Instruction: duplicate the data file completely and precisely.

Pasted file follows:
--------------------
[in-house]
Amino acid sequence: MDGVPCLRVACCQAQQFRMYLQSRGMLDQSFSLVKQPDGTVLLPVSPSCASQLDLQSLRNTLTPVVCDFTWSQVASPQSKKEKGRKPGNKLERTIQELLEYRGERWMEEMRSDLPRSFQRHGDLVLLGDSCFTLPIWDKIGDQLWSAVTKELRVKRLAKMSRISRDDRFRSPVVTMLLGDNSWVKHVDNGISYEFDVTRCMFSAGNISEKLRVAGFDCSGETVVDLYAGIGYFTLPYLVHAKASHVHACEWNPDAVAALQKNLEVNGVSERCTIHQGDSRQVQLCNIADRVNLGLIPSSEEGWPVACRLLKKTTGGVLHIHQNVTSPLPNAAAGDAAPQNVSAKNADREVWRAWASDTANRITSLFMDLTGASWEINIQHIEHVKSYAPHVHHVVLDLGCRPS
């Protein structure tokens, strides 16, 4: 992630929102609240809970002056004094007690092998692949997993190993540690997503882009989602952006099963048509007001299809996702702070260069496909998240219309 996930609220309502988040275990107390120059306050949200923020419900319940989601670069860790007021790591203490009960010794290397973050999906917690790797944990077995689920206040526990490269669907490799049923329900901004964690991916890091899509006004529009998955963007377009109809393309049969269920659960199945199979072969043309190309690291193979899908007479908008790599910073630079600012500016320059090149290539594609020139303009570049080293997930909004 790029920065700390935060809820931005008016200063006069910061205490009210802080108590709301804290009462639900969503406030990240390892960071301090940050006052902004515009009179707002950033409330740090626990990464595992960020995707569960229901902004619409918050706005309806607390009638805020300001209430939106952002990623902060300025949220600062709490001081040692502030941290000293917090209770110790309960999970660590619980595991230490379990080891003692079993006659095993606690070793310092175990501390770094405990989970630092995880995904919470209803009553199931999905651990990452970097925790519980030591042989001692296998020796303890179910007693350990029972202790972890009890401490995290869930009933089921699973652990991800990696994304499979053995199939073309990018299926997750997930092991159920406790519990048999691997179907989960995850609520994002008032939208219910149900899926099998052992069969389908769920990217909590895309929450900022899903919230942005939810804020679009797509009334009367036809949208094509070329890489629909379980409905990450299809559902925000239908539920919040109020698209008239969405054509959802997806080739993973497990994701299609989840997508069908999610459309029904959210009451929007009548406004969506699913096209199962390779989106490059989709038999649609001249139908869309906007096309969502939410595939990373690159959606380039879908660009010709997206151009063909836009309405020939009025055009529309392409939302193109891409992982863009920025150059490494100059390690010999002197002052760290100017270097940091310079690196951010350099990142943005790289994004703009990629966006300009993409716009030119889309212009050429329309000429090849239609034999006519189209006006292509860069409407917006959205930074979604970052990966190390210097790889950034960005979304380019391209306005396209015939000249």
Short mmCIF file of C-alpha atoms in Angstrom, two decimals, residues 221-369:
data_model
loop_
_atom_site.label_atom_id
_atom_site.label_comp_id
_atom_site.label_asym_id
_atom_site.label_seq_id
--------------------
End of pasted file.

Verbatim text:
[in-house]
Amino acid sequence: MDGVPCLRVACCQAQQFRMYLQSRGMLDQSFSLVKQPDGTVLLPVSPSCASQLDLQSLRNTLTPVVCDFTWSQVASPQSKKEKGRKPGNKLERTIQELLEYRGERWMEEMRSDLPRSFQRHGDLVLLGDSCFTLPIWDKIGDQLWSAVTKELRVKRLAKMSRISRDDRFRSPVVTMLLGDNSWVKHVDNGISYEFDVTRCMFSAGNISEKLRVAGFDCSGETVVDLYAGIGYFTLPYLVHAKASHVHACEWNPDAVAALQKNLEVNGVSERCTIHQGDSRQVQLCNIADRVNLGLIPSSEEGWPVACRLLKKTTGGVLHIHQNVTSPLPNAAAGDAAPQNVSAKNADREVWRAWASDTANRITSLFMDLTGASWEINIQHIEHVKSYAPHVHHVVLDLGCRPS
């Protein structure tokens, strides 16, 4: 992630929102609240809970002056004094007690092998692949997993190993540690997503882009989602952006099963048509007001299809996702702070260069496909998240219309 996930609220309502988040275990107390120059306050949200923020419900319940989601670069860790007021790591203490009960010794290397973050999906917690790797944990077995689920206040526990490269669907490799049923329900901004964690991916890091899509006004529009998955963007377009109809393309049969269920659960199945199979072969043309190309690291193979899908007479908008790599910073630079600012500016320059090149290539594609020139303009570049080293997930909004 790029920065700390935060809820931005008016200063006069910061205490009210802080108590709301804290009462639900969503406030990240390892960071301090940050006052902004515009009179707002950033409330740090626990990464595992960020995707569960229901902004619409918050706005309806607390009638805020300001209430939106952002990623902060300025949220600062709490001081040692502030941290000293917090209770110790309960999970660590619980595991230490379990080891003692079993006659095993606690070793310092175990501390770094405990989970630092995880995904919470209803009553199931999905651990990452970097925790519980030591042989001692296998020796303890179910007693350990029972202790972890009890401490995290869930009933089921699973652990991800990696994304499979053995199939073309990018299926997750997930092991159920406790519990048999691997179907989960995850609520994002008032939208219910149900899926099998052992069969389908769920990217909590895309929450900022899903919230942005939810804020679009797509009334009367036809949208094509070329890489629909379980409905990450299809559902925000239908539920919040109020698209008239969405054509959802997806080739993973497990994701299609989840997508069908999610459309029904959210009451929007009548406004969506699913096209199962390779989106490059989709038999649609001249139908869309906007096309969502939410595939990373690159959606380039879908660009010709997206151009063909836009309405020939009025055009529309392409939302193109891409992982863009920025150059490494100059390690010999002197002052760290100017270097940091310079690196951010350099990142943005790289994004703009990629966006300009993409716009030119889309212009050429329309000429090849239609034999006519189209006006292509860069409407917006959205930074979604970052990966190390210097790889950034960005979304380019391209306005396209015939000249």
Short mmCIF file of C-alpha atoms in Angstrom, two decimals, residues 221-369:
data_model
loop_
_atom_site.label_atom_id
_atom_site.label_comp_id
_atom_site.label_asym_id
_atom_site.label_seq_id